We're officially nearing crunch time. There's now less than one month to go before your 2016 calendar year federal taxes are due.

For many Americans, tax time is bittersweet. On one hand, it means poring over copious amount of receipts and having to revisit our financial dealings from the prior-year period. Making matters more difficult, federal tax laws seemingly change all the time. In the period between 2001 and 2012, nearly 5,000 tax law changes were made on Capitol Hill, and since 1955, the U.S. tax code has added an average of 144,500 words per year. The U.S. tax code now stands at more than 10 million words, according to the Tax Foundation. Even with the aid of a tax professional or software, it makes preparing your taxes somewhat daunting. 

Federal income tax refund check.

Image source: Getty Images.

On the other hand, tax time is a personal treat for more than 70% of tax filers. In a given year, more than 70% of federal tax filers will get a refund from the government. Considering that our economy is heavily swayed toward consumption, this added capital can spur discretionary purchases, as well as allow consumers to pay down debt created by discretionary purchases during the holiday season.

Just how much money are taxpayers getting back in a given year? Let's take a look.

The average American's tax refund over the past decade

Below, courtesy of tax refund data from the IRS and 20SomethingFinance.com, you'll see the average American's federal tax refund by year over the past 10 years. Keep in mind that this data includes the tax filings this year based on IRS data through March 3.

You should also note that the year axis below represents the point at which the average American received their refund. The actual refund is based on the prior year's calendar taxes. Thus, the 2010 average refund of $3,003 is based on taxpayers' 2009 calendar year tax return.

Average federal tax refund have vacillated between $2,651 and $3,036 over the past decade.

Data source: IRS and 20SomethingFinance.com. 2017 data current through March 3, 2017. Chart by author.

With the exception of the partial year data we have for 2017 through March 3, there appears to be a slight downtrend in average tax refunds since the Great Recession years. What's the cause for this drop in average tax refunds? Chances are, it probably has to do with economic growth and a modest increase in consumer incomes since the Great Recession. If people are making more, their tax liability would presumably be higher, thus resulting in a lower average tax refund.

Nonetheless, netting between $2,651 on the low end and $3,036 on the high end would certainly move the needle if you're looking to bolster an emergency account, pay down debt, or add to a retirement portfolio.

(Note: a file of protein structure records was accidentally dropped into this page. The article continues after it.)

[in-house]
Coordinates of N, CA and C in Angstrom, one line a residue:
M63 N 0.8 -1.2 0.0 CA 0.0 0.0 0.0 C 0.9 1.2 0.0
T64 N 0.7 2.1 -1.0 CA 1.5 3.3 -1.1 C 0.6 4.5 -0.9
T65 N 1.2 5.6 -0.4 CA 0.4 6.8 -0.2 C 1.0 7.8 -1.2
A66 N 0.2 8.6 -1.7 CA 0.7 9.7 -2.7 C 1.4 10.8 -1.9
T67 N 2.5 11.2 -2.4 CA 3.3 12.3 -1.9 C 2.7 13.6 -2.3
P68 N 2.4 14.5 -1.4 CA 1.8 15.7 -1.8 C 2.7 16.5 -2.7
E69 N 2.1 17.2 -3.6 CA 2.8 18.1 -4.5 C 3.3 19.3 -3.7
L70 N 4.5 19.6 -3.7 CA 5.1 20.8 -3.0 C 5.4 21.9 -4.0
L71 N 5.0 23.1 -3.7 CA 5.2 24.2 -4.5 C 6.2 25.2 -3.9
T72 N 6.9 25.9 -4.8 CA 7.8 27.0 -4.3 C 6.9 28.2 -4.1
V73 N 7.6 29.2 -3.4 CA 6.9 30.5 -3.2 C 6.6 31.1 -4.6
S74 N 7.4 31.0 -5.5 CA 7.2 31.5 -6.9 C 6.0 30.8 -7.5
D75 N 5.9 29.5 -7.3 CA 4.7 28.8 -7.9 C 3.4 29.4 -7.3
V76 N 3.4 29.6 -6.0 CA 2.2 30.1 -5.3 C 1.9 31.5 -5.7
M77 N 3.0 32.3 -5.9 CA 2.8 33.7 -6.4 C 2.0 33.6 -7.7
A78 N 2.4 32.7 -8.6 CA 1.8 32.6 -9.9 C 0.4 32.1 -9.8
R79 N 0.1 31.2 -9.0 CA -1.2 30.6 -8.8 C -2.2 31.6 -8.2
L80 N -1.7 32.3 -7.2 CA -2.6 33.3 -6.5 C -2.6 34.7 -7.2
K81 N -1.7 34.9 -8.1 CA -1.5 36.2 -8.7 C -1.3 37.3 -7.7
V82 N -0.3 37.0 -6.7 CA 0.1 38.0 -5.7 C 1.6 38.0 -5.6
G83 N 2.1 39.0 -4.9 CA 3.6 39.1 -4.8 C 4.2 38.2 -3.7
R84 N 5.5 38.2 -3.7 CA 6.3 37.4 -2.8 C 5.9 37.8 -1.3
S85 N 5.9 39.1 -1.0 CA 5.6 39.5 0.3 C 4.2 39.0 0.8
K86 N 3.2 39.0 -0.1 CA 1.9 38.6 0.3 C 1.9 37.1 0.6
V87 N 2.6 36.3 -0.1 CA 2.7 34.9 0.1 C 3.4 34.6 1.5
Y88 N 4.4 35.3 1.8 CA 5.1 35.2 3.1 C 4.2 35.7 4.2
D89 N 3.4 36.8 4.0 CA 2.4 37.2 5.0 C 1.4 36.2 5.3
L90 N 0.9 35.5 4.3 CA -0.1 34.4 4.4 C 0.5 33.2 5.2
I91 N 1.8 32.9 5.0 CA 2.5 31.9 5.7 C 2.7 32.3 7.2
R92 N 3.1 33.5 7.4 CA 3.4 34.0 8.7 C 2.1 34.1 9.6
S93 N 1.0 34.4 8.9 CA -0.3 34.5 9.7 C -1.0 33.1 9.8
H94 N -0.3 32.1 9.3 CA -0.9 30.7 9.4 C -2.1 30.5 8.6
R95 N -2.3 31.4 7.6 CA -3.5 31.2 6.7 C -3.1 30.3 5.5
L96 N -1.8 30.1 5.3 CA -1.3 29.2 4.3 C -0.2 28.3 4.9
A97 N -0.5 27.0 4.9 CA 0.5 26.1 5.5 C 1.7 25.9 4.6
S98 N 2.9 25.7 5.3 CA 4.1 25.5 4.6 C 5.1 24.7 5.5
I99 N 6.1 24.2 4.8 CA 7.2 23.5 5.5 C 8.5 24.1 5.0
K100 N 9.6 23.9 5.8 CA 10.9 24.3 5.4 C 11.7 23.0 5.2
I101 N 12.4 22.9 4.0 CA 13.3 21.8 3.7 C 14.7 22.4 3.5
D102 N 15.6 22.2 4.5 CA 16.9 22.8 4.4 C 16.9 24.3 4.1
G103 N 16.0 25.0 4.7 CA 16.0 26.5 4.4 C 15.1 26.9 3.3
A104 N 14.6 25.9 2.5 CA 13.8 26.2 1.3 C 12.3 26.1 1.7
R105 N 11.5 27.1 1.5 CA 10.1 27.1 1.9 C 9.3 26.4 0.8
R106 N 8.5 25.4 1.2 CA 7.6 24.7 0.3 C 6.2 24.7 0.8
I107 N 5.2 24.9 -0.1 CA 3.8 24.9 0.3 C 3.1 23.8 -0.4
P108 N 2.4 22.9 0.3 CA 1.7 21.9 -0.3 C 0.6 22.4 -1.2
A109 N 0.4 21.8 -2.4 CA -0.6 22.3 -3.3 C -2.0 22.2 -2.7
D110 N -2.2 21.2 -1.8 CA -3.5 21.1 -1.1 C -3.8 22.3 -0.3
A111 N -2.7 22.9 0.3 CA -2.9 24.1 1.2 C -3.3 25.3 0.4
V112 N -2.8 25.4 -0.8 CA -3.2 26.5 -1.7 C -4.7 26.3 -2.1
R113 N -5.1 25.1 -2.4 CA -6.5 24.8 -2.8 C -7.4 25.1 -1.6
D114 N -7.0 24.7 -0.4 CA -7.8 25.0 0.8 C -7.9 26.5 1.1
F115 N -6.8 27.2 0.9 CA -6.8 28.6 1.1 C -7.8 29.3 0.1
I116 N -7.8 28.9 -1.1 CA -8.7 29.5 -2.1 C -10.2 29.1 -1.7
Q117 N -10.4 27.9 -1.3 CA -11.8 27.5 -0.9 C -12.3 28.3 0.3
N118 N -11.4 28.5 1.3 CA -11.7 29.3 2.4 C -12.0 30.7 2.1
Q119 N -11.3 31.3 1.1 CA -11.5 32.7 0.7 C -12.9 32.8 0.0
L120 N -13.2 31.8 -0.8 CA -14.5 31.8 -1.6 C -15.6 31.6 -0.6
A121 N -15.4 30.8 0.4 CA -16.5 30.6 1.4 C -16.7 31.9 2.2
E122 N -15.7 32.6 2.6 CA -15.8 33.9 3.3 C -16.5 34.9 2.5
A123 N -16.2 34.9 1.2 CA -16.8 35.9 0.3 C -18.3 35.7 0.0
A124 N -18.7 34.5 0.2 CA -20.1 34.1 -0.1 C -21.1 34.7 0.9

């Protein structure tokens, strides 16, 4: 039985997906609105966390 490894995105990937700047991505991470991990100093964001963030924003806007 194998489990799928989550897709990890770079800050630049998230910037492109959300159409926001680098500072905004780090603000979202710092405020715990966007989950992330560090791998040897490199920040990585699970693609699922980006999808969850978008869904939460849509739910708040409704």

The average American is making a big tax mistake

Unfortunately, these average tax refund statistics also expose a pretty deep flaw among Americans: the idea that a large federal tax refund should be the goal. In actuality, allowing the government to keep your money without paying you a cent in interest is a terrible move on your part. The real goal should be to get as close to $0 owed/refunded as possible.

The easiest way to ensure that you get more of the money you're due up front is by adjusting Form W-4, which is officially known as the Employee's Withholding Allowance Certificate.

Form W4 sitting next to a calculator.

Image source: Getty Images.

In plainer terms, the federal government doesn't get to decide how much of your income to withhold. The amount of federal income tax withheld is determined by you. If you're due a fat refund from the federal government, you can reduce what they take out of your weekly, biweekly, or monthly paychecks by adjusting your W-4. Similarly, if you'll owe a lot at the end of the year, you can increase your tax withholding and reduce or eliminate your tax liability.

Now, some of you are probably thinking that it really doesn't matter whether you get an increase in pay spread out across all of your paychecks or you get a tax refund come April of the following year. However, it does matter. If you're planning to invest your money or use it to pay off debt, you're putting yourself at a time disadvantage by waiting until the following year to collect money that belongs to you. All the while, interest continues to grow on your loans and compound interest is forgone on money you could have invested.

If there's a good lesson to be learned from this tax data, it's that Americans could be a lot smarter with their money by staying on top of their W-4s.

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